- I can not emphasize this practice enough. In order to go fast with continuous delivery, find ways to progressively increase confidence.
- Do whatever it takes to increase confidence in the change before (in test and pre-prod environments) making the change, and while making the change. Don’t consider passing tests in a pre-prod environment as a green signal to go full-steam with a change in prod.
- In this example here, the system is deployed in three independent fault domains. Choose independent data centers (like cloud regions) for those fault domains.
- Don’t make the same change, whether it is code or config, everywhere at the same time. Instead, introduce the change slowly.
- Progressive changes might feel like a slow approach. But only if you’re babysitting the rollout. Bake progressive delivery into your CI/CD instead.
Practice 2: Fail Partially
- When there is an incident, your first task should be to protect the customer and the business but not to debug to know what happened.
- You can afford to protect the customer and the business only when you invest in fail-safe mechanisms.
- In this slide, I’m illustrating three important mechanisms.
- First, the app is compartmentalized into three independent failure domains. When you spot an issue with one of these, you may be able to shift traffic away from it to healthy fault domains. You can also use the same pattern to scale out your service.
- Second, you may shed some part of the traffic to preserve the rest of the traffic. You may apply rate limits, drop connections, show shunt pages, and send 503s.
- Third, implement circuit breaks and falls backs for dependencies so you can limit cascading failures.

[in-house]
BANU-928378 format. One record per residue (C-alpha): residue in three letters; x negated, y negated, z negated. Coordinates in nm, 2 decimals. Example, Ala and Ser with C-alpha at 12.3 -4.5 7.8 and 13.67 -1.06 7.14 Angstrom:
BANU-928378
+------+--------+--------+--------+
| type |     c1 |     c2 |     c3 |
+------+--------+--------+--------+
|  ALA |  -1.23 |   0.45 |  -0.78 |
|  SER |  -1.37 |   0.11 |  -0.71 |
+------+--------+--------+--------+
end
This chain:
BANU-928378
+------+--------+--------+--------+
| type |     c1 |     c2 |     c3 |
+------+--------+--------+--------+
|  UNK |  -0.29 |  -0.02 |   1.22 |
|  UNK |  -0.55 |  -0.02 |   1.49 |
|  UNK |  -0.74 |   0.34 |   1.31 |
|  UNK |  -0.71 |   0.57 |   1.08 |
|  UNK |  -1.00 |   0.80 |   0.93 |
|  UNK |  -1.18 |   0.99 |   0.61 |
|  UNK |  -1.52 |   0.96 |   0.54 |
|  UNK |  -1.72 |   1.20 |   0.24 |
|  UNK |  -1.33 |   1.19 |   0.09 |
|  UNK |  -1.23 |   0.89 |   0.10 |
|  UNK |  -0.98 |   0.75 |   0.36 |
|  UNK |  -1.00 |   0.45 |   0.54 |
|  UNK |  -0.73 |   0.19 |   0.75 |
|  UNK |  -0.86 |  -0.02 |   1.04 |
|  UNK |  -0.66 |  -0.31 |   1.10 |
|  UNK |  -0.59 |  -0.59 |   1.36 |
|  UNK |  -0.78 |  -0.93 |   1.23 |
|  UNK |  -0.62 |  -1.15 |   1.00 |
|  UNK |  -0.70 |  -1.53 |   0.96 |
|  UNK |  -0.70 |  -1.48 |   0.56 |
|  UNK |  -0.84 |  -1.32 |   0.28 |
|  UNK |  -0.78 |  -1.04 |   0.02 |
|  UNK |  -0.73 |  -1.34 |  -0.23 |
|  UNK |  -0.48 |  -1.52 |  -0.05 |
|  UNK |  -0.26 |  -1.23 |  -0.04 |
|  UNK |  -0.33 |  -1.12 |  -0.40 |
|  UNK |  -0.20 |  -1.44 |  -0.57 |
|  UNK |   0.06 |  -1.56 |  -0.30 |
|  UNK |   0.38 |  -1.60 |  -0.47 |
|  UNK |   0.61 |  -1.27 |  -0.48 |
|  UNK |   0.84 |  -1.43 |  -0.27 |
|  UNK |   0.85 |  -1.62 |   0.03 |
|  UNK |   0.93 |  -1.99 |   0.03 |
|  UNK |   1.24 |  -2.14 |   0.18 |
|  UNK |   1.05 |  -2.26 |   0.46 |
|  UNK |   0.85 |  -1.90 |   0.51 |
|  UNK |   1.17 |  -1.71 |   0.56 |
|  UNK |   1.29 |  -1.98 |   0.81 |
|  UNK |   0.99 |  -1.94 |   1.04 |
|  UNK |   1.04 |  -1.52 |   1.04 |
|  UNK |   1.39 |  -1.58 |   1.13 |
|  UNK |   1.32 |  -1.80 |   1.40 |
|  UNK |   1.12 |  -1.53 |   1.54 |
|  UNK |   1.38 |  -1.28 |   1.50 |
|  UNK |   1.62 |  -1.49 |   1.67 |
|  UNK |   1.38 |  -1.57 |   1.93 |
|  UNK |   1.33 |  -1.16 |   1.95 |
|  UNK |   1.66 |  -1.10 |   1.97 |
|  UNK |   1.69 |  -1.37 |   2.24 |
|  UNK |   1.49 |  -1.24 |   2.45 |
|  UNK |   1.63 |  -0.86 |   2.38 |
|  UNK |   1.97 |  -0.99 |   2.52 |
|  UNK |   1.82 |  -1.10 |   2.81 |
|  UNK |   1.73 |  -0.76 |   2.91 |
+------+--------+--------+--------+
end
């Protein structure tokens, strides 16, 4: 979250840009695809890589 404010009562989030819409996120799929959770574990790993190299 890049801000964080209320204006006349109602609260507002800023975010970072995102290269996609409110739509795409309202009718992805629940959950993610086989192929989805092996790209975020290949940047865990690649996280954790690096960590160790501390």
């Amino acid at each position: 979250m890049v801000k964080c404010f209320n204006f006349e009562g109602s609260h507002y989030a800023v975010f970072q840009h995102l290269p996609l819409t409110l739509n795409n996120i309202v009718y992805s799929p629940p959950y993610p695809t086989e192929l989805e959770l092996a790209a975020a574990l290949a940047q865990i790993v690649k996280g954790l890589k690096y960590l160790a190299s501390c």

Practice 3: Vaccinate
- Another name for this is “chaos testing”. I prefer vaccination because it makes the point of introducing faults to build immunity.
- When planning your tests, incorporate tests to exercise fault domain boundaries, assumptions of scale and latency between layers, scale up and scale down conditions, as well as traffic shedding and traffic shifting.
- The fourth practice in my list is to not away from incidents after recovery. Learning from an incident starts after the incident.
- First, clean up after the incident. Leftovers usually contribute to config drift.
- Second, write post-mortems. In addition to looking for contributing factors, think of systemic improvements to make.
- Validate any fixes. Let those fixes form a new hypothesis for your chaos tests.
- Yes, these are time-consuming activities. Do spend the time to learn.
- Time and resources are always finite, while our backlogs are nearly infinite. Every team has enough work to do for years to come.
- Amidst all this work, how do you influence the prioritization of work to improve production stability? How do you convince your team, or your manager, or person in charge of making prioritization decisions to invest in resiliency related improvements?
- Examples: Architecting fault domains, investing in chaos testing, validating fixes after incidents, etc take time.
- Learn to attribute value to those types of work. Learn to measure the effects of incidents like lost revenue, customers, time, productivity, etc.
- If you’re not able to make such value-based arguments, you may remain frustrated.
- To summarize my talk, incidents provide an excellent way to learn about your architecture, people, processes, and culture.
- Study incidents. Form study groups to discover patterns from incidents. Patterns like the one we discussed here empower you to make value-based arguments to influence your teams.
- If you’ve time to do just one thing, invest in release safety.